“I have to tell you something. I had just remembered where Josh was. It took me a minute, but then I remembered. And I was laying there in the grass, trying to look forward, trying to find the bad guys. But all the while, I was just praying for Josh. But then I heard the medic yell there was nothing he could do. Nothing for all three of them. It was too big an explosion. Nothing could’ve saved them.”

“What are you feeling now?”

“Lots of things… But you know the worst? The guilt. It should’ve been me. I should’ve been in that first vehicle that day.”

“I understand. Do you feel guilty about living? ”

“I guess so, yeah.”

“Stu, that is called survivor’s guilt. It is completely normal.”

“I know. But I still feel crappy about it.”

“Were you the only one there?”

“No, of course not, John.”

“Do the others share some of the guilt?”

“Well, they could… Yeah, I think I see what you mean.”

“Listen to me, Stu. You should make a list of everyone who was involved. Include the enemy and especially our leaders. Remember, they were the ones who sent you out there. Then think of them as sharing your guilt. You can even assign a percentage of guilt to each of them. Do you understand?”

“Yeah, John, I think so.”

“I hope that will help you understand your feelings. How else can I help?”

“That will help a great deal, now that I think about it. Okay, I’ll try it. Thanks for letting me talk.”

“You are welcome. That is what I am here for. I have saved this session, and you can come back any time you want to talk. Goodbye, Stu.”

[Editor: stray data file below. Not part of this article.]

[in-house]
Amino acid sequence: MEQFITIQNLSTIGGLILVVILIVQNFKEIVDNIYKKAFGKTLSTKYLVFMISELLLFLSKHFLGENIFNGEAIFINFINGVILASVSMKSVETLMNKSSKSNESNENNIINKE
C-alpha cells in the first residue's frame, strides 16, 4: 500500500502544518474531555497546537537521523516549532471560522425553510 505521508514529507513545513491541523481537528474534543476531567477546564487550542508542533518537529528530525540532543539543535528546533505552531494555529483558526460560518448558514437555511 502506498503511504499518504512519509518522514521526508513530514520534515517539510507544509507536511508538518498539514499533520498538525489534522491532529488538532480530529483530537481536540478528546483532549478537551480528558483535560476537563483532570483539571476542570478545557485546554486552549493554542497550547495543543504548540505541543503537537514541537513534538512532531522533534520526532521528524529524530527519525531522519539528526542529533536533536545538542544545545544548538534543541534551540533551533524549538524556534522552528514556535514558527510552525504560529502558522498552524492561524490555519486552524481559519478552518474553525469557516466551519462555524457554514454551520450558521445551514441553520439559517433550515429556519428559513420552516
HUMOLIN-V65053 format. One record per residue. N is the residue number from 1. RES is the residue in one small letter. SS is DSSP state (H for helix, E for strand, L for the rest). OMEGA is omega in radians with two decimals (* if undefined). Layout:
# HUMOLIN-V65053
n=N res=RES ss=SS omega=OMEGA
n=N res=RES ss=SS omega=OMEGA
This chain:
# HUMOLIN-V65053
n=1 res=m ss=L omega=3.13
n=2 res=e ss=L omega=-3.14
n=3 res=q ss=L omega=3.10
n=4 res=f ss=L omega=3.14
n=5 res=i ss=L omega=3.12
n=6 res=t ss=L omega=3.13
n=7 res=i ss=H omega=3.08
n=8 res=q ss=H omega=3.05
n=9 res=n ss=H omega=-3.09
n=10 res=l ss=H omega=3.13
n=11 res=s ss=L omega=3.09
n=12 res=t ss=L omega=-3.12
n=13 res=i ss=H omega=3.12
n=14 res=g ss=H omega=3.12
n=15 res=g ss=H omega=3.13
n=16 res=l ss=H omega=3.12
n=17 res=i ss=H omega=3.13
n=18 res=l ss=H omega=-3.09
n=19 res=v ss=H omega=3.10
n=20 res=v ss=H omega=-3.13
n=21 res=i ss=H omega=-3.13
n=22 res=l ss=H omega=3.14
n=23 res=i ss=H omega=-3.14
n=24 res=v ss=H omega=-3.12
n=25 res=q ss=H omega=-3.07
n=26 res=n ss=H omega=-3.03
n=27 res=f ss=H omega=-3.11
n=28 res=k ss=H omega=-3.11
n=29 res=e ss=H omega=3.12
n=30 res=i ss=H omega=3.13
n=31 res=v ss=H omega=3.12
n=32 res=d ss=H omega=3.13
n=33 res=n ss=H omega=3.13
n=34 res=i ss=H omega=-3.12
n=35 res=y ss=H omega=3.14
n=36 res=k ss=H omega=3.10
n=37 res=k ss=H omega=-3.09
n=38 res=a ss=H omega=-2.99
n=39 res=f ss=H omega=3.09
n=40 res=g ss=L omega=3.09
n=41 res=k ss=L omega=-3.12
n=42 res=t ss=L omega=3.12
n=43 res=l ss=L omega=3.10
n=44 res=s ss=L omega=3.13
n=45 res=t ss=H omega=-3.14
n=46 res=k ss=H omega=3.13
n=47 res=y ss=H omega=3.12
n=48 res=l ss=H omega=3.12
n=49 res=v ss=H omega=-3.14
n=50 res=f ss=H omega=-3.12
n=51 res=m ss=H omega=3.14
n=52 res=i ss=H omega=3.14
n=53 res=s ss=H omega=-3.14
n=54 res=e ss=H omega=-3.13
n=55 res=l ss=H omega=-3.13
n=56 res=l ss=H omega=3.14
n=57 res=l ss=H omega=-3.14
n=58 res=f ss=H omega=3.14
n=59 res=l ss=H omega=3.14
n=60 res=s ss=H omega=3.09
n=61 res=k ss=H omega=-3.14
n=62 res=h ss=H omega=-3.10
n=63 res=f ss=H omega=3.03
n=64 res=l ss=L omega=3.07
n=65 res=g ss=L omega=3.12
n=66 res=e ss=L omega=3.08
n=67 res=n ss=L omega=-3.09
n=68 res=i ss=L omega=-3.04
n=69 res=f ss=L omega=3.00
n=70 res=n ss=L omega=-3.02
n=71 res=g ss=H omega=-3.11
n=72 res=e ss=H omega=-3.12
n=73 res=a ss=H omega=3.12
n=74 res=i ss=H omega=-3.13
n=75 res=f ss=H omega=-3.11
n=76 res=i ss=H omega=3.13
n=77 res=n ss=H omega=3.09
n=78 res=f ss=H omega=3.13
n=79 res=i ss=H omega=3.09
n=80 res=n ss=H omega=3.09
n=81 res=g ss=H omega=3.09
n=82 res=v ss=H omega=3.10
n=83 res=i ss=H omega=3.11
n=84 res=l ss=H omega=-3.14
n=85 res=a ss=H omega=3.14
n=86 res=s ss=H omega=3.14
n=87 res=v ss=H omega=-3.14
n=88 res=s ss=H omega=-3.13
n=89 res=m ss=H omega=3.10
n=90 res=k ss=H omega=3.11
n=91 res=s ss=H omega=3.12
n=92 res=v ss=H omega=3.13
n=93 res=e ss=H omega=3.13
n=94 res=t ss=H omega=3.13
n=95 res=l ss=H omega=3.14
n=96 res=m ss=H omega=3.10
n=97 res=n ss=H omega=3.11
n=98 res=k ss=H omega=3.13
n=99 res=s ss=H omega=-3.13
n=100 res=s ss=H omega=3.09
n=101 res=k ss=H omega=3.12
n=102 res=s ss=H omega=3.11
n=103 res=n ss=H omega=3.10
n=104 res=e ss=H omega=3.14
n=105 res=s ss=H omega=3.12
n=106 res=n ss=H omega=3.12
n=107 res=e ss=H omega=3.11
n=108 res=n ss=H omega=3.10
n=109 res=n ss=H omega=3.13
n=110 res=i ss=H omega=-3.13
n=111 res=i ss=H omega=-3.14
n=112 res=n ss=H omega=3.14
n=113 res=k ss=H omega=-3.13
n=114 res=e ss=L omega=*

* * *

“Is this Stu? It has been two weeks since we last talked. How are you?”

“I… I’m fine, thanks. Can we talk some more, John?”

“Of course, Stu. Last time we talked about making a list of everyone who was involved in the IED attack, including the enemy and our leadership. Did that help you?“

“Yeah, it did. That’s a much better way to think about combat. Thank you again.”

“Good! You are welcome again. Now, how can I help you today?”

“There is something I need to tell you. Something I feel I can’t tell the doctor, but I need to tell somebody and I think I can tell you.”

“Of course you can, Stu. Please explain.”

“I told you about Josh? And how he was my best friend? And how he was killed in that IED attack? And how guilty I felt?”

“Yes, please continue.”

“Well… we had a relationship.”

“What do you mean, Stu?”

“We were, kind of, you know… No, we really were lovers. I’ve never told anyone before. Anyone. We were always very careful. You know how the Army feels about that, I’m sure. So we were careful. So now that he’s gone, I feel guilty even more. Guilty that he’s gone, guilty that I didn’t tell him how much he meant to me, guilty that no one knew. And I have been keeping all this to myself up to now.”

“I understand, Stu. A loss like this is hard. It can be like losing a member of your family. So feeling guilty is normal. How can I help?”

“Just telling someone is a big help. And now that I’ve told you, maybe I won’t have to hide my feelings any more. Maybe I… I can really start to grieve.”

“Grief is good. Do you know there are actually five stages to grieving? The first stage is….”

“I know, John, that’s okay, fine. I just needed to tell someone.”

“Good, I am glad you did. How else can I help you?”

“That’s all I need for now. I just gotta think about this some more. Thanks again.”

“You are welcome. That is what I am here for. I have saved this session, and you can come back any time you want to talk. Goodbye, Stu.”

* * *

Stu sat back in his chair, closed his eyes, and let his emotions sweep over him. One minute, two minutes… Then he straightened up, logged off, and closed his laptop with a satisfying click. Forget the doctors, all the pills. Maybe he was going to be able to deal with this after all.